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E27 • BY WAN WEI, SOH
Recently, there was a witty response to a multiple-choice question that went viral on social media. Like a tsunami, the COVID-19 pandemic resulted in unprecedented and almost instantaneous cash flow problems to retail, hospitality, travel, and tourism industries globally.
I want to share one story from a friend of mine that works for a larger organization that's trying to figure out how to make all of this work.
The crisis also raised fundamental questions on whether such companies can adapt to Industry 4.0 and cope with the new digital economy. While many companies have already embarked on their digital transformation journey— many others were completely caught off guard by COVID-19, often termed a "black swan" event.
Gone are days when we talk about "digital transformation" as a buzzword. I posit that digital transformation is now a question of survival because the aftermath of COVID-19 is likely to involve lasting and permanent changes in the consumer purchase journey. In about a year, companies that choose to reject the digitalisation process as part of their daily or business continuity plans will not be able to fulfill consumers' expectations and be forced out of business.
Consider the last time you stepped outdoors. Most likely, it was to do something classified under "essential services". Indeed, as countries face lockdowns globally, regular consumers like you and I are forced to stay home and minimise our social activities outdoors.
Let's take the simple example of online grocery shopping as an example. When Singapore's DOSCORN level was raised to orange, RedMart's weekly average number of orders tripled, while FairPrice said that demand for online orders exceeded that during the Lunar New Year period. For the first time in their lives, consumers felt compelled to shop online to feed themselves because they did not want to risk exposure to the virus.
Would consumers return to their original consumption habits "once the virus is brought under control?" I am compelled to say no. This is because the fear and unfamiliarity with the technology used to be a major barrier to online grocery shopping amongst the elderly and even some homemakers.
With this extended period of experimentation due to the circuit breaker in the context of Singapore, new consumption habits start to form. Furthermore, it is likely that Singapore will implement on and off circuit breaker measures until a vaccine is found for this virus. And bear in mind– it just takes 21 days for a new habit to form! There will be consumers who find great convenience and value in shopping for groceries online and will continue in this new habit.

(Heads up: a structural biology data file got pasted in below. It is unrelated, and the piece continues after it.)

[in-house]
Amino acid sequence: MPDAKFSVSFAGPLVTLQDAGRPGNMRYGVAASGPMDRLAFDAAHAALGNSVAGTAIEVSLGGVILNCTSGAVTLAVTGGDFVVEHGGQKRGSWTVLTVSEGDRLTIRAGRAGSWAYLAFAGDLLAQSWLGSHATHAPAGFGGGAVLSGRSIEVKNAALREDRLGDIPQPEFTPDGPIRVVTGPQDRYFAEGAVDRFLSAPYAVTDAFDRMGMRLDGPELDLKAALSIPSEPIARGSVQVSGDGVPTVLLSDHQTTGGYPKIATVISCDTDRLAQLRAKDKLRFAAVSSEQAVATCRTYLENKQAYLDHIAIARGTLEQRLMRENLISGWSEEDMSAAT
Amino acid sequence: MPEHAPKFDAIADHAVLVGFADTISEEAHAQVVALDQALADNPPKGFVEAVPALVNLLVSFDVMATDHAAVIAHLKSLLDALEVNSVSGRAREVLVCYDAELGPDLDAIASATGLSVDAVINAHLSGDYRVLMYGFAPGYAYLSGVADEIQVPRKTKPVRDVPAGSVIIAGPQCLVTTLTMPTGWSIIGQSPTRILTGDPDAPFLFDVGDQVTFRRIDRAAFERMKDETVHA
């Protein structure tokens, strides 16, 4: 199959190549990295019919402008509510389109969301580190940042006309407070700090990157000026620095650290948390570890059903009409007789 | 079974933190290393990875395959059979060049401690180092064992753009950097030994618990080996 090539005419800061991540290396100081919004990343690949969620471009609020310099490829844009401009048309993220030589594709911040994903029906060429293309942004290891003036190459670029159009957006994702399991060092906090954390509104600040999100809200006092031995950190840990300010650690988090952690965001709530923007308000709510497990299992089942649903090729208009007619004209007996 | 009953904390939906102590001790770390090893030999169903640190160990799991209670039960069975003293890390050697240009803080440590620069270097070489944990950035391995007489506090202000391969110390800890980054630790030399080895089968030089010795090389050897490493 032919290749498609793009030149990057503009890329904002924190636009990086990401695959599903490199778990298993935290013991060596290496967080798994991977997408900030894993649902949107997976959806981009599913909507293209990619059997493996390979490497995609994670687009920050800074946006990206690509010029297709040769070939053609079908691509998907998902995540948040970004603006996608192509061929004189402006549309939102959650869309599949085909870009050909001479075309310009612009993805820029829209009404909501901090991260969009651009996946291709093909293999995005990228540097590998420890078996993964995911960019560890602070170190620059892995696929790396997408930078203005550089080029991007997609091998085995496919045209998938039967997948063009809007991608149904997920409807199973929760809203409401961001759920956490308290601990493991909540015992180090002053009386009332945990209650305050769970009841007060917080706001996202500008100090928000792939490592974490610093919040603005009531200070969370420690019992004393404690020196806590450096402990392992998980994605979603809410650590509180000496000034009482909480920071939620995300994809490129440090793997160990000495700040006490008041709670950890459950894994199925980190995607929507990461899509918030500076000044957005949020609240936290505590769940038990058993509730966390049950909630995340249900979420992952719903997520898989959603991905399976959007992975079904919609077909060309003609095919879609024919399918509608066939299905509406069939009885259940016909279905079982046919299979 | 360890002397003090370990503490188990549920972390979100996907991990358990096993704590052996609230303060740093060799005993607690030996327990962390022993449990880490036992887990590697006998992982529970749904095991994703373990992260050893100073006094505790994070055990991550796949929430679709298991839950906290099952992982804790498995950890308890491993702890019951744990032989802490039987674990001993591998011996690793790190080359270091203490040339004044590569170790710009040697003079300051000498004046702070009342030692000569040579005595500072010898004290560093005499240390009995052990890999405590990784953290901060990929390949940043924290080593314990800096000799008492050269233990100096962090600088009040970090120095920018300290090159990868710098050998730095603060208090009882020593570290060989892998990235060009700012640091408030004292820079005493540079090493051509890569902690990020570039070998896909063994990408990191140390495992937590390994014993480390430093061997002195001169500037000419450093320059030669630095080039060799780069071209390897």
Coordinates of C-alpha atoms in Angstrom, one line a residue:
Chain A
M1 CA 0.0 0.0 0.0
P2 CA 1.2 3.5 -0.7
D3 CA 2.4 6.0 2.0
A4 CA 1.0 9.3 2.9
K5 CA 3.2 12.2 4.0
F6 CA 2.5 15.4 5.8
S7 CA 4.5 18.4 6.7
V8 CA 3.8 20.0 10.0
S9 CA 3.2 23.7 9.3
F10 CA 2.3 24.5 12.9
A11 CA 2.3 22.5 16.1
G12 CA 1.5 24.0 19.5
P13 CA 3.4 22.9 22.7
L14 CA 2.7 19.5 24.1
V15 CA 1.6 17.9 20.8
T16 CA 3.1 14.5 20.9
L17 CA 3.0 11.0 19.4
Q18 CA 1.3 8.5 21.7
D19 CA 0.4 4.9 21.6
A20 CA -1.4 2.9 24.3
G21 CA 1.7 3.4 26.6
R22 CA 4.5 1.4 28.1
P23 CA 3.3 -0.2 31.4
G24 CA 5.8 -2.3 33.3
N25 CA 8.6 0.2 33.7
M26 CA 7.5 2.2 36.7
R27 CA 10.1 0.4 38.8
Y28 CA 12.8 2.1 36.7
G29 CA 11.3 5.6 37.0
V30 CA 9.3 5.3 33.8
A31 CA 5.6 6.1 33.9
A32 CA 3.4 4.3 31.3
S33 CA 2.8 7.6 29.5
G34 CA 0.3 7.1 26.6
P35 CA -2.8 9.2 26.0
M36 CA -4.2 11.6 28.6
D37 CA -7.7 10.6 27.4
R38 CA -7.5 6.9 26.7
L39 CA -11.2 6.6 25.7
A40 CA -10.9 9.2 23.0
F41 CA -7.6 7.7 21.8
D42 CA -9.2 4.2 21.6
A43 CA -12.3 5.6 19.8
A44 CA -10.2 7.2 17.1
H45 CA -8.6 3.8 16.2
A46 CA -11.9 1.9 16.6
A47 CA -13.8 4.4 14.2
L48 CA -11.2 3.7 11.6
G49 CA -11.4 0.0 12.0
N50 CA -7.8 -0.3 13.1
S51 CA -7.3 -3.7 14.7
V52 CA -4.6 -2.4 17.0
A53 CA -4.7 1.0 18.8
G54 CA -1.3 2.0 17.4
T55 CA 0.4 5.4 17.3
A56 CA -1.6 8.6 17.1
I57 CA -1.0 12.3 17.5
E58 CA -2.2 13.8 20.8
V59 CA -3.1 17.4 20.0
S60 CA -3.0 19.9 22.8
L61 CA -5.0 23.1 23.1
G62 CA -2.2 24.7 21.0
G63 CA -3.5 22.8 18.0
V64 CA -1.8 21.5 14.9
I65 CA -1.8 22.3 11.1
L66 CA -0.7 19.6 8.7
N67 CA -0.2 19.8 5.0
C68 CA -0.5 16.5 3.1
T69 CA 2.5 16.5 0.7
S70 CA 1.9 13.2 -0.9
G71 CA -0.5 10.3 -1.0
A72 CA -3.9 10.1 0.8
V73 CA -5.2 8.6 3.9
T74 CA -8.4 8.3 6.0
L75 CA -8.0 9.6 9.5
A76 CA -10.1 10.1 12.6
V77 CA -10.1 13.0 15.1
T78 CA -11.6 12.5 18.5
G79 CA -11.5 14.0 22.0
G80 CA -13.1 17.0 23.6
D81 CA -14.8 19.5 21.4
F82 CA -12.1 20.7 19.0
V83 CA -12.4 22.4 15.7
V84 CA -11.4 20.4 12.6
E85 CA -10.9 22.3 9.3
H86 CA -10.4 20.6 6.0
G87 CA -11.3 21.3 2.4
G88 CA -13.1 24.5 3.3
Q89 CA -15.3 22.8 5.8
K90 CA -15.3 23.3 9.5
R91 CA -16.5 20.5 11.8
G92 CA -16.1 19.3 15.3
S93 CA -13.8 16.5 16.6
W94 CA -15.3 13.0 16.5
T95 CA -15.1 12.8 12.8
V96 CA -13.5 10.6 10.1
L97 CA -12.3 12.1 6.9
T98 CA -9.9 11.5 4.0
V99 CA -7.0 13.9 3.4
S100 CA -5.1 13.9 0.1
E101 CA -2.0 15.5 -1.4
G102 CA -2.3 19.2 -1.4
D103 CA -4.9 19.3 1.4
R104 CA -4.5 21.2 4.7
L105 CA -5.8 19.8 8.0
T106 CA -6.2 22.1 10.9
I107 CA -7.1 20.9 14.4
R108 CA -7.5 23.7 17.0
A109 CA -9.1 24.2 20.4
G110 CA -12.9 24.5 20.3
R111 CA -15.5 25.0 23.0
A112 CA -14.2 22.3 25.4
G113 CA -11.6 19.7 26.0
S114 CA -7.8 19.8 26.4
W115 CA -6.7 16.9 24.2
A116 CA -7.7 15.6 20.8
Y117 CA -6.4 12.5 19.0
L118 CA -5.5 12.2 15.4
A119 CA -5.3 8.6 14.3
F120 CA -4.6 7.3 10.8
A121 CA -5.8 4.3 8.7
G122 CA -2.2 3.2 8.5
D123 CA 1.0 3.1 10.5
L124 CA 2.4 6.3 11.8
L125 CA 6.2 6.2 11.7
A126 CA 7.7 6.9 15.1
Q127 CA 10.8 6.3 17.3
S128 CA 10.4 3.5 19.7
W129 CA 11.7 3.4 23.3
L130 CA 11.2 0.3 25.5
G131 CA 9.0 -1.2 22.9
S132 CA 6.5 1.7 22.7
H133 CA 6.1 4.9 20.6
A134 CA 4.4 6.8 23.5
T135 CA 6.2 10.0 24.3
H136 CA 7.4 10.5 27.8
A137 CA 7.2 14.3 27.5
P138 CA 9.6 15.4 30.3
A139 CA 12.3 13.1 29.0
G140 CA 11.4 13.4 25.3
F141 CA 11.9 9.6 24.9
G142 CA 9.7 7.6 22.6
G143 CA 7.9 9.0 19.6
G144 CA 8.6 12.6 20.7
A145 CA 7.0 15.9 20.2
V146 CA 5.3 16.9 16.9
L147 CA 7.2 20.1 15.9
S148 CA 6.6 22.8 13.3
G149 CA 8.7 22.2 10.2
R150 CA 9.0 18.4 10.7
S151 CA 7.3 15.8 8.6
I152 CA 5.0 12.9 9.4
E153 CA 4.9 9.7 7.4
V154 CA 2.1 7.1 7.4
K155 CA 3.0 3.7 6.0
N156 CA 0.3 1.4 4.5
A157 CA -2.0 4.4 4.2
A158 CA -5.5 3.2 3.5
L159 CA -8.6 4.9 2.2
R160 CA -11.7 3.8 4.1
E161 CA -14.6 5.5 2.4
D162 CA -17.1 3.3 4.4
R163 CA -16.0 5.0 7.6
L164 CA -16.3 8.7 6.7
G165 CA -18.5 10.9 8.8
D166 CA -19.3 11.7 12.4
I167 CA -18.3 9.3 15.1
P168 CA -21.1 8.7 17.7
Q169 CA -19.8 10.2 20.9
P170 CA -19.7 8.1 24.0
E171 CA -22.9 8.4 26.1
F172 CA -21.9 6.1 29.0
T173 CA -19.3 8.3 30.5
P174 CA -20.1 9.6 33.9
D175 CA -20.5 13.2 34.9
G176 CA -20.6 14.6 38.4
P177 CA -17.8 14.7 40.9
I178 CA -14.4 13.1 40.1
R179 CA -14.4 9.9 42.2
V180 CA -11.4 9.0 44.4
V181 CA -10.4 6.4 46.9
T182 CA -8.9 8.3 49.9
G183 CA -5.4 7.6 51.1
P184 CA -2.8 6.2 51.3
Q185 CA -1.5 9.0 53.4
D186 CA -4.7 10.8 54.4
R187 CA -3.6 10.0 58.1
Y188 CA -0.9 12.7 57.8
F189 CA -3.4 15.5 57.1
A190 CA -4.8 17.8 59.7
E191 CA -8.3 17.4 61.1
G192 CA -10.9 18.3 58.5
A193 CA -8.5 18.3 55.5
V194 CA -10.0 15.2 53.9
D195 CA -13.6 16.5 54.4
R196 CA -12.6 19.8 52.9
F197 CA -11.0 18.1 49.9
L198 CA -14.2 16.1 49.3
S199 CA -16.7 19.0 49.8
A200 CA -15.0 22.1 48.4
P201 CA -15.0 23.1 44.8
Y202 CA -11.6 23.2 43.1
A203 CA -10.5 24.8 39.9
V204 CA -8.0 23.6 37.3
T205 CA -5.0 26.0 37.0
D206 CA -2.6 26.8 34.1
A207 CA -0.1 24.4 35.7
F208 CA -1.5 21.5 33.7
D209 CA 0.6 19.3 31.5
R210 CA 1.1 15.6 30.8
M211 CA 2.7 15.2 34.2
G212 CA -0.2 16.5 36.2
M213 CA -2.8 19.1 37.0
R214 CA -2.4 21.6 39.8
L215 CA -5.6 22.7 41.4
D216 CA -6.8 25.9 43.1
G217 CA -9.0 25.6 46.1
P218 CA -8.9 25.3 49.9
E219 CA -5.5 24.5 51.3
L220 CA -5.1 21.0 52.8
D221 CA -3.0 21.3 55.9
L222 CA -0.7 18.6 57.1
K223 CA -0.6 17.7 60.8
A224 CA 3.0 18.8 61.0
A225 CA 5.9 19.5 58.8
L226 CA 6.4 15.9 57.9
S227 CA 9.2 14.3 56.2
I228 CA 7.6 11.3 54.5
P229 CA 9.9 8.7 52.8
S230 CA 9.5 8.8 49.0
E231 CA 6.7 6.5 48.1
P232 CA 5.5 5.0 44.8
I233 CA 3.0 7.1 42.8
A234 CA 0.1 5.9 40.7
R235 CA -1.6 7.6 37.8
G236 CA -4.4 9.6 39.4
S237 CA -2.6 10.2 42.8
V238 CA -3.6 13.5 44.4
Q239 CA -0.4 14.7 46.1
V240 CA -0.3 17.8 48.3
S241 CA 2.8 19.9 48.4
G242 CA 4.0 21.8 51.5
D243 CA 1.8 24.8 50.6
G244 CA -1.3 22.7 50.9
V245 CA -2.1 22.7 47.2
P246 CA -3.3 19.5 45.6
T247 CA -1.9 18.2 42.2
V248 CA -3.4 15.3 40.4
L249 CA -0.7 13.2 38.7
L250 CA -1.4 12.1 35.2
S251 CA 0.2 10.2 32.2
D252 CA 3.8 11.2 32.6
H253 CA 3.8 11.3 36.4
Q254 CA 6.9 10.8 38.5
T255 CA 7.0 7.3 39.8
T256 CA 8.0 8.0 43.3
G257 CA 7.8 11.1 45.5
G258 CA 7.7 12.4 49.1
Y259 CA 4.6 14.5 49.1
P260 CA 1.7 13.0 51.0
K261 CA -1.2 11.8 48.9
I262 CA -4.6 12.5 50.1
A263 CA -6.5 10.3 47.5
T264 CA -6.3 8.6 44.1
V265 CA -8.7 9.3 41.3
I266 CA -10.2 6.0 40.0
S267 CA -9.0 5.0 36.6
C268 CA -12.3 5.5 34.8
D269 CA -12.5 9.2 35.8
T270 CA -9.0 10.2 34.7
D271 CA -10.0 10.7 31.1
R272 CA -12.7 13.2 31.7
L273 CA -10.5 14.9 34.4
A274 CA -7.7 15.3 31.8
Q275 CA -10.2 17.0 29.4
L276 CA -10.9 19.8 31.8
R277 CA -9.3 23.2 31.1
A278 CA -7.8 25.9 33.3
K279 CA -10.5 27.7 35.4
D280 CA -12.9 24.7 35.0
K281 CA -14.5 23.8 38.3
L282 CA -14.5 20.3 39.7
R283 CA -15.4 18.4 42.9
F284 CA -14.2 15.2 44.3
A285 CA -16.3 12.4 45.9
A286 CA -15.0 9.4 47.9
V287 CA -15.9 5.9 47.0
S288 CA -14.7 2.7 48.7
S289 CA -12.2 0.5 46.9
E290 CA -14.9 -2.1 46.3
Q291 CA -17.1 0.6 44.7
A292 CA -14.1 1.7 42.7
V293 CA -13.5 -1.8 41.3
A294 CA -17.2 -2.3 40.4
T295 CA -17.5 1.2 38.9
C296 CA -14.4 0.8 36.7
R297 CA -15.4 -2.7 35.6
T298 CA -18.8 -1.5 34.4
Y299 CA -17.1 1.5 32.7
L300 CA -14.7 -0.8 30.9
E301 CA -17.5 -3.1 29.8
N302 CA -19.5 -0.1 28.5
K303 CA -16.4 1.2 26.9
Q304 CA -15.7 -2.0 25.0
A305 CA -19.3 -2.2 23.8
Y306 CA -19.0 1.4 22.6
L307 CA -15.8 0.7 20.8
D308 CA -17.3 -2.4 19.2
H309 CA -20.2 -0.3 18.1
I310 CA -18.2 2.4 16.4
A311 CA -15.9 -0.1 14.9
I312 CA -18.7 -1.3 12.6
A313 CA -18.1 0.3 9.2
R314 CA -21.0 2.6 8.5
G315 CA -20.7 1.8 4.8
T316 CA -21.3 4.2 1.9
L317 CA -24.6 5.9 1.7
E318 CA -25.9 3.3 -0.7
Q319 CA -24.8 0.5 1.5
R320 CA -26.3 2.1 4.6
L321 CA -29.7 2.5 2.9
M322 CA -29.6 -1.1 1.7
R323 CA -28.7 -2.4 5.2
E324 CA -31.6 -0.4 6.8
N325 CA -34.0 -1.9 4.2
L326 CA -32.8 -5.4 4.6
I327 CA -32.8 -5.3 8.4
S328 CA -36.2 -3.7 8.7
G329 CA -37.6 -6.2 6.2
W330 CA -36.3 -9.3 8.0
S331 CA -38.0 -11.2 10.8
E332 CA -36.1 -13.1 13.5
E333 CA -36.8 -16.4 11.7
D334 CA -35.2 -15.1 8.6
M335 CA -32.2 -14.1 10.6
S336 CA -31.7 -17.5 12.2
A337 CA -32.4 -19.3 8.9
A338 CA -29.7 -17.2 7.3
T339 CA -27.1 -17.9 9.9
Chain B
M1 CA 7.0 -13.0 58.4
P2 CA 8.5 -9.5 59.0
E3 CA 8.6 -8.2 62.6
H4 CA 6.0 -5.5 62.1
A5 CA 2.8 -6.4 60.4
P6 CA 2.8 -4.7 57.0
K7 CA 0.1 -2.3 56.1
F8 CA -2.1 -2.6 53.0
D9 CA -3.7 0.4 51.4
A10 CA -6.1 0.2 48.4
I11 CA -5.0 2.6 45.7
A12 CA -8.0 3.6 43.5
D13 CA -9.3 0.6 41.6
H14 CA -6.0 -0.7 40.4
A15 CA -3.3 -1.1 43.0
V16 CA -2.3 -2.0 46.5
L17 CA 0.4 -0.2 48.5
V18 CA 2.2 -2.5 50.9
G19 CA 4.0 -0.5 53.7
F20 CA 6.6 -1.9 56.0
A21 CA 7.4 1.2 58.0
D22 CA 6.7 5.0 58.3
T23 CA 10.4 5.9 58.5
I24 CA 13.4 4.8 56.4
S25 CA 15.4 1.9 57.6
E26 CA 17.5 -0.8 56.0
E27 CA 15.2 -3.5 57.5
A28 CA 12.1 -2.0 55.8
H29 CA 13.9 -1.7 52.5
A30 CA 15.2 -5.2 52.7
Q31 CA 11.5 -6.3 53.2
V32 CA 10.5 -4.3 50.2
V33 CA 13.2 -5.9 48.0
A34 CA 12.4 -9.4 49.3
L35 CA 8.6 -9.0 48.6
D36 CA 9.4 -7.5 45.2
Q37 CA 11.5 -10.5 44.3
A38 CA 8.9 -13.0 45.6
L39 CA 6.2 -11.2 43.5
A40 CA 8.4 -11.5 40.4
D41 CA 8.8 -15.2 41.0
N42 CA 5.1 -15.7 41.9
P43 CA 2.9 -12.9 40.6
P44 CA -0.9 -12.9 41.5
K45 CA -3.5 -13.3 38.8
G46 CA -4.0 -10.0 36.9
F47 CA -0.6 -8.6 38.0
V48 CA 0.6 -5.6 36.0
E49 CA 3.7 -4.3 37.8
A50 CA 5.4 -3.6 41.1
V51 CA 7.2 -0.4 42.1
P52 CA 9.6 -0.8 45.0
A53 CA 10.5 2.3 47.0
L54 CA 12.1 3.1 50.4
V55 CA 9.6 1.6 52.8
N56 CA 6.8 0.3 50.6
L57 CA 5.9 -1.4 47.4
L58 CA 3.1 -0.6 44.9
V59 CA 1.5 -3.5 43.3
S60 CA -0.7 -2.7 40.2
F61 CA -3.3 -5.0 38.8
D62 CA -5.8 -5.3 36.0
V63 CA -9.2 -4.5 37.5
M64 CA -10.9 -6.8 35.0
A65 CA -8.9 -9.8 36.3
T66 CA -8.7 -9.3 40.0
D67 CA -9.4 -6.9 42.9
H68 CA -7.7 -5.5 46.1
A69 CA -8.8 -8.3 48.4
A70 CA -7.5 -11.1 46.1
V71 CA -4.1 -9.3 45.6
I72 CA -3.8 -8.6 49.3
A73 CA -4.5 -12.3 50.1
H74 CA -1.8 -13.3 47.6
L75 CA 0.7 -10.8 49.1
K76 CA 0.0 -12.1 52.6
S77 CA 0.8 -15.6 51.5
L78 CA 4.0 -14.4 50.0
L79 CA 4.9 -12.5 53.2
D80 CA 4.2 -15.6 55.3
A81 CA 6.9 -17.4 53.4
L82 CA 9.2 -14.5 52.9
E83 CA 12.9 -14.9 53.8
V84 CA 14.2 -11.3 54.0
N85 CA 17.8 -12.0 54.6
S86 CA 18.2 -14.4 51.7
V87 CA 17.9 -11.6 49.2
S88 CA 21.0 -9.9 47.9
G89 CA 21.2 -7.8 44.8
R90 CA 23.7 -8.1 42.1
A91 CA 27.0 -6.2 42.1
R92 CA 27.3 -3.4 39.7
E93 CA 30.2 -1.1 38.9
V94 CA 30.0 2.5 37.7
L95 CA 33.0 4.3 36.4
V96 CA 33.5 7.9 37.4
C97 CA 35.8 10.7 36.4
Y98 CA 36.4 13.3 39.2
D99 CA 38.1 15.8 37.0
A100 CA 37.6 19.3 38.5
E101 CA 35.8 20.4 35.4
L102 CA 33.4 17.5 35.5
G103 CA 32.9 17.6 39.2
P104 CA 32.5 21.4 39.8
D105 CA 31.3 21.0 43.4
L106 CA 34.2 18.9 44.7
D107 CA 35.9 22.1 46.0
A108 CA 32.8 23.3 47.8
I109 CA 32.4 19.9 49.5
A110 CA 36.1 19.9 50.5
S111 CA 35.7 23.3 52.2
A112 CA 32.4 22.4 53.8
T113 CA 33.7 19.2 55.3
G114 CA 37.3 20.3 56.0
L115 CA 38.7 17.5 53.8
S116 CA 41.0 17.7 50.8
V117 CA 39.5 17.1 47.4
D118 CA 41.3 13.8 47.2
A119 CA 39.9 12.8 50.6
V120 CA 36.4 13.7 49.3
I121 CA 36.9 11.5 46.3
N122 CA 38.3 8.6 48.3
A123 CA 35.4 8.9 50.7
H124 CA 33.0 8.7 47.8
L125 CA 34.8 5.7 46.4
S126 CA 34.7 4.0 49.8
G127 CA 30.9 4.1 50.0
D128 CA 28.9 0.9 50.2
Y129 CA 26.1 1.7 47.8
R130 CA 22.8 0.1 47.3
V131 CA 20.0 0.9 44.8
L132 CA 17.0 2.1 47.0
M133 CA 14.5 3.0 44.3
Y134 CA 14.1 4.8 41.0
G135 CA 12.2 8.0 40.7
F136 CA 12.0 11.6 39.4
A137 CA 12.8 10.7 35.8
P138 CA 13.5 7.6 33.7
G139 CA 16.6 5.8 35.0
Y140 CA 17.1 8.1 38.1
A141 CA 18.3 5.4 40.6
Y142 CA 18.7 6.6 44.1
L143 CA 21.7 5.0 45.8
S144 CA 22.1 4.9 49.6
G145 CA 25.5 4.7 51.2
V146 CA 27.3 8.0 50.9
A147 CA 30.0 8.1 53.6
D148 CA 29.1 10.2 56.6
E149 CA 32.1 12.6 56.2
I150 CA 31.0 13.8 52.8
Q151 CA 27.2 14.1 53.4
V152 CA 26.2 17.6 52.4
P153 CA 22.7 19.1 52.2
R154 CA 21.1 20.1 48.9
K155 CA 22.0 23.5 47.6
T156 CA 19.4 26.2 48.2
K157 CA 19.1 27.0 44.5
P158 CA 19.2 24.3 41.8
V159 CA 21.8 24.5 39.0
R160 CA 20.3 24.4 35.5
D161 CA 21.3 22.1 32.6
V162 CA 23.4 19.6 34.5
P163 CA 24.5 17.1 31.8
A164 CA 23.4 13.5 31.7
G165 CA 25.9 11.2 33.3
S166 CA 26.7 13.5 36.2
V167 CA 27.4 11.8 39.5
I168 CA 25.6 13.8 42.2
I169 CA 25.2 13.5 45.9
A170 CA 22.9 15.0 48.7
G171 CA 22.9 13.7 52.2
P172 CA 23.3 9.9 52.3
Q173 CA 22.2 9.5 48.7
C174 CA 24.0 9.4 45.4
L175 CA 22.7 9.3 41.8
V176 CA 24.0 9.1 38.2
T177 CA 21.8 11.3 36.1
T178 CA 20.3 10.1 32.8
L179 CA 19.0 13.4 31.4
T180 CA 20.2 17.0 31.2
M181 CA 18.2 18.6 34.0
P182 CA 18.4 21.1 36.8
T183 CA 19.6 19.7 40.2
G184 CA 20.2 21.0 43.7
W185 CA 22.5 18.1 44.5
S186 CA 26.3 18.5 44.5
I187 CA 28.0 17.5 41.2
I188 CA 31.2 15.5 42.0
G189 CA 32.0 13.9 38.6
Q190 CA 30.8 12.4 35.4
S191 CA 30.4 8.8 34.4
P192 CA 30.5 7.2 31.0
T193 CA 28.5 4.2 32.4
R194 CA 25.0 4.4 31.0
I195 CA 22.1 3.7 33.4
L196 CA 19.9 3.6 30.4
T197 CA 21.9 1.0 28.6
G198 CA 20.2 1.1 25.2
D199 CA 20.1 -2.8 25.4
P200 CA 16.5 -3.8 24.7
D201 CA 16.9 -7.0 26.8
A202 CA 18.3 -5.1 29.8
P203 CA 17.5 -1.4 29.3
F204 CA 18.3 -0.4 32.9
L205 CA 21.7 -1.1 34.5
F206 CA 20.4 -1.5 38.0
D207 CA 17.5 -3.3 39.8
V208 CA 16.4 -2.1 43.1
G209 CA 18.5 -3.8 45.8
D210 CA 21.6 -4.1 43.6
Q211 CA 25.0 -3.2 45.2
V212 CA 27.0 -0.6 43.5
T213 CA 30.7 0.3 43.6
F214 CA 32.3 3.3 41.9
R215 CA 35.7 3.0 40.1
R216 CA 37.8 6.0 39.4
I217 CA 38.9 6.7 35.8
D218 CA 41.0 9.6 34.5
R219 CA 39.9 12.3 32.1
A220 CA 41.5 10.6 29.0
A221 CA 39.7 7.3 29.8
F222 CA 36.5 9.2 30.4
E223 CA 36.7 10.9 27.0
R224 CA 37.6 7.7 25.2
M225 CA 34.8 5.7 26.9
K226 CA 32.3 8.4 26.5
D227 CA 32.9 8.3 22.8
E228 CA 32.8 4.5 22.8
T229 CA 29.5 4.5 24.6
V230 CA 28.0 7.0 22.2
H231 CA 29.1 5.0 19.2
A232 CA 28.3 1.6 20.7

And consumers who switch back to physical offline shopping might not do so entirely: they might feel lazy some days and choose to do part of their grocery shopping online. It is clear then that supermarkets that do not also go digital will lose out to those who do.
Ultimately, digital transformation is about how companies can deliver new and greater value to customers digitally. We look forward to the type of novel consumers' experiences which can emerge out of this period of experimentation, not just in the food industry but across all industries.
It is clear by now that the post-COVID-19 world will be vastly different from the world we used to have before the ordeal. The pandora box is now open and we are now testing the boundaries of what does work digitally, and what does not. Concurrently, consumers' expectations have radically changed to include digital, and this seems to be an irreversible process.
How can companies not "miss the boat" and kick-start their digital transformation then? The key is to remember that digital transformation is not about cutting edge technology and instead about a growth mindset and work culture.
Here are some tips:
All in all, perhaps digital transformation is indeed a question of survival due to the lasting change in consumer experiences and expectations brought about by the COVID-19 pandemic. Companies that are already more advanced in their digitalisation path before the pandemic would have obtained good data from this time period and become aware of which digital areas to hone further. This would have given them a competitive advantage as compared to companies that have zero digital presence.